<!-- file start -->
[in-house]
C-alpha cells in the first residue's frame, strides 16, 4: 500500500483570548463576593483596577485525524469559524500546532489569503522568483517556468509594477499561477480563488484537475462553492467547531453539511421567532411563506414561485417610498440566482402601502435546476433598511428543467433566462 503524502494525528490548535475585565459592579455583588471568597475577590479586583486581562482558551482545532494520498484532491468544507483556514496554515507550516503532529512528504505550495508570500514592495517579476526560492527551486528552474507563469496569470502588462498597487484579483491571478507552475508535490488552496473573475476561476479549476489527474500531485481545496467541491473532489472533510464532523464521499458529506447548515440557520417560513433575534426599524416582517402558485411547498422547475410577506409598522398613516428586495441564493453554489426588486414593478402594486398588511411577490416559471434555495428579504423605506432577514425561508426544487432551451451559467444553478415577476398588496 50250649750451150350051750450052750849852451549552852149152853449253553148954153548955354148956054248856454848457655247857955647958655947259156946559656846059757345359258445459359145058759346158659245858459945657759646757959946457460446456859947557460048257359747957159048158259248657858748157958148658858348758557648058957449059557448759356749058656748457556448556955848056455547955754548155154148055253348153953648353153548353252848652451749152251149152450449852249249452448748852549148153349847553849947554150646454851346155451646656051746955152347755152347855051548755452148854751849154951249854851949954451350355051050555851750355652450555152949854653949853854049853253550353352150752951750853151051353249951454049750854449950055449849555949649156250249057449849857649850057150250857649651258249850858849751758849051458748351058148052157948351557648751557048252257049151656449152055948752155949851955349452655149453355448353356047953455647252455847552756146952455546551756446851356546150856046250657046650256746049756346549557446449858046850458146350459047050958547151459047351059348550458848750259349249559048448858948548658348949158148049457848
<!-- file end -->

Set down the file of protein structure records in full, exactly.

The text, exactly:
[in-house]
C-alpha cells in the first residue's frame, strides 16, 4: 500500500483570548463576593483596577485525524469559524500546532489569503522568483517556468509594477499561477480563488484537475462553492467547531453539511421567532411563506414561485417610498440566482402601502435546476433598511428543467433566462 503524502494525528490548535475585565459592579455583588471568597475577590479586583486581562482558551482545532494520498484532491468544507483556514496554515507550516503532529512528504505550495508570500514592495517579476526560492527551486528552474507563469496569470502588462498597487484579483491571478507552475508535490488552496473573475476561476479549476489527474500531485481545496467541491473532489472533510464532523464521499458529506447548515440557520417560513433575534426599524416582517402558485411547498422547475410577506409598522398613516428586495441564493453554489426588486414593478402594486398588511411577490416559471434555495428579504423605506432577514425561508426544487432551451451559467444553478415577476398588496 50250649750451150350051750450052750849852451549552852149152853449253553148954153548955354148956054248856454848457655247857955647958655947259156946559656846059757345359258445459359145058759346158659245858459945657759646757959946457460446456859947557460048257359747957159048158259248657858748157958148658858348758557648058957449059557448759356749058656748457556448556955848056455547955754548155154148055253348153953648353153548353252848652451749152251149152450449852249249452448748852549148153349847553849947554150646454851346155451646656051746955152347755152347855051548755452148854751849154951249854851949954451350355051050555851750355652450555152949854653949853854049853253550353352150752951750853151051353249951454049750854449950055449849555949649156250249057449849857649850057150250857649651258249850858849751758849051458748351058148052157948351557648751557048252257049151656449152055948752155949851955349452655149453355448353356047953455647252455847552756146952455546551756446851356546150856046250657046650256746049756346549557446449858046850458146350459047050958547151459047351059348550458848750259349249559048448858948548658348949158148049457848